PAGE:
several years Mr. Stanley did what he could to meet his child support obligation and
occasionally made cash payments directly to Ms. Stanley. He admitted, however, that the
total amount paid was minimal. During this time, no official action was taken by the
BCSE or Ms. Stanley to enforce Mr. Stanley's child support obligation, although Mr. Stanley
apparently received regular billing statements and letters from the BCSE in an effort to
collect child support. According to the BCSE, for the tax years 1989 through 1997, it
regularly attempted unsuccessfully to intercept Mr. Stanley's income tax refunds.
In October 1993, Ms. Stanley filed a petition for contempt against Mr. Stanley
for his failure to pay child support. Later that month, the BCSE issued a Notice To Source
Of Income To Initiate Withholding to the Social Security Administration to withhold
specified amounts to meet Mr. Stanley's child support obligations. In December 1993, Mr.
Stanley received a Social Security disability backpay award of about $20,000, from which
there was no withholding.
(See footnote 3)
Also in December 1993, Mr. Stanley filed a petition for
determination of arrears. Although a hearing was held before a family law master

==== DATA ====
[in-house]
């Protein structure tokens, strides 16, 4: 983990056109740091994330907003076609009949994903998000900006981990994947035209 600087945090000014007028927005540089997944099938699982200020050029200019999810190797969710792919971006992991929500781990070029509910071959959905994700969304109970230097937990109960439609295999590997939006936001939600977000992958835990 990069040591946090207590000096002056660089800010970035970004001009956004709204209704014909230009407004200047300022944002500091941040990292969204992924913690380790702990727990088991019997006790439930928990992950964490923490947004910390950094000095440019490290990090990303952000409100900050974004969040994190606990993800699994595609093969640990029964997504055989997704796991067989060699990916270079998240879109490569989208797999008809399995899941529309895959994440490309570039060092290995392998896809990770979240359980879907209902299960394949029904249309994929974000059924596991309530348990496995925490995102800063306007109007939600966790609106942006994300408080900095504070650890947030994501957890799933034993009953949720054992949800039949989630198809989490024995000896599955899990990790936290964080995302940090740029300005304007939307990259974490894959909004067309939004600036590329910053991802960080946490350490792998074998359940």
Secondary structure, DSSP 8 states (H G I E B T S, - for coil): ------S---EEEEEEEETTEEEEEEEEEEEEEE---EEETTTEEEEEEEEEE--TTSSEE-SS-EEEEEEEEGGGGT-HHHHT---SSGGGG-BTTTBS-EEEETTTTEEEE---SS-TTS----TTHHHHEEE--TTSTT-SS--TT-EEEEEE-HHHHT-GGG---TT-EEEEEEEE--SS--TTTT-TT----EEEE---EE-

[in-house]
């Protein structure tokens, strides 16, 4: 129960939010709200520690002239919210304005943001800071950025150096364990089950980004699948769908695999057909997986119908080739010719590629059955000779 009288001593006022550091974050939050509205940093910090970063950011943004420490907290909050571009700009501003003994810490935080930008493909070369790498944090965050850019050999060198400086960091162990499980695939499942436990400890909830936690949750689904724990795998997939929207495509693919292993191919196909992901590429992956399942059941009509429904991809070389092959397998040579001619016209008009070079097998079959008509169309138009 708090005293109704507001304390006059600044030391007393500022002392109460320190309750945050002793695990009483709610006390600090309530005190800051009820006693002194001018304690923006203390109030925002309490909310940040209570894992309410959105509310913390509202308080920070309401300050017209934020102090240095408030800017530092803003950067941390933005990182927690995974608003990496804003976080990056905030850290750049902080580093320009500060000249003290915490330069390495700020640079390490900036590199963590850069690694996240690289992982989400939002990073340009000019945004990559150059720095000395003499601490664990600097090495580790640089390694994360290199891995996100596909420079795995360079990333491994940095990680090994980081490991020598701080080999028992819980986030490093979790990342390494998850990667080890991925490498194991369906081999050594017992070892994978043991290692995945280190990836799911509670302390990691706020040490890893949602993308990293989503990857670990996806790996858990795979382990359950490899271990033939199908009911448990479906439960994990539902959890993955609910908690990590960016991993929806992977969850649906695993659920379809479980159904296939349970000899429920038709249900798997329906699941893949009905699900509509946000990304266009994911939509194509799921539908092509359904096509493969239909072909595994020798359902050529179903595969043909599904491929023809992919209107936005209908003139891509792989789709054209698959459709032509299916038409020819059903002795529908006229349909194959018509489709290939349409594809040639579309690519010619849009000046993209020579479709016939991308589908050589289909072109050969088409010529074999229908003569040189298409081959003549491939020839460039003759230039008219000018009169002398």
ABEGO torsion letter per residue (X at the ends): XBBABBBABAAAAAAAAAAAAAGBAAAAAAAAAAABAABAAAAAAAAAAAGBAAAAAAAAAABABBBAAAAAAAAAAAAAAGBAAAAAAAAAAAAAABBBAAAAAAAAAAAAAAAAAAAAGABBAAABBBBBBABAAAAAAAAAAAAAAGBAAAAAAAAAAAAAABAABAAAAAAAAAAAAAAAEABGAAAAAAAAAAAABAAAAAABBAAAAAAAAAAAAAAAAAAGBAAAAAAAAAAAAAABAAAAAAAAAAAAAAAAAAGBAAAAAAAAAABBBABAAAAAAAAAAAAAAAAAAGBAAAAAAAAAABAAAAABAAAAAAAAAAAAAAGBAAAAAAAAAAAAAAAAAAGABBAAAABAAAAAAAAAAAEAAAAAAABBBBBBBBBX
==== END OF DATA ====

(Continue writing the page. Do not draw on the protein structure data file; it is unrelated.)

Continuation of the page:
(See footnote 4)
parties' petitions, no order was entered as a result of the hearing.
On March 11, 1997, the BCSE issued to the Workers' Compensation Division
a Notice To Employer/Source Of Income To Initiate Withholding. As a result, in March
1997, the BCSE intercepted $32,796.60 from a Workers' Compensation lump sum award to
Mr. Stanley for the payment of child support arrearage. This money was then forwarded to
In October 1997, Mr. Stanley filed a petition for modification of child support
in which he requested that the BCSE withholdings from his monthly Social Security check
be terminated. After a hearing in February 1998, the family law master entered an April 9,
1998, order in which she rejected Mr. Stanley's claim that the statute of limitations barred
collection of a portion of the arrearage.
(See footnote 5)
She also gave Mr. Stanley a credit toward the
arrearage for Social Security benefits paid directly to Nada Stanley on behalf of the couple's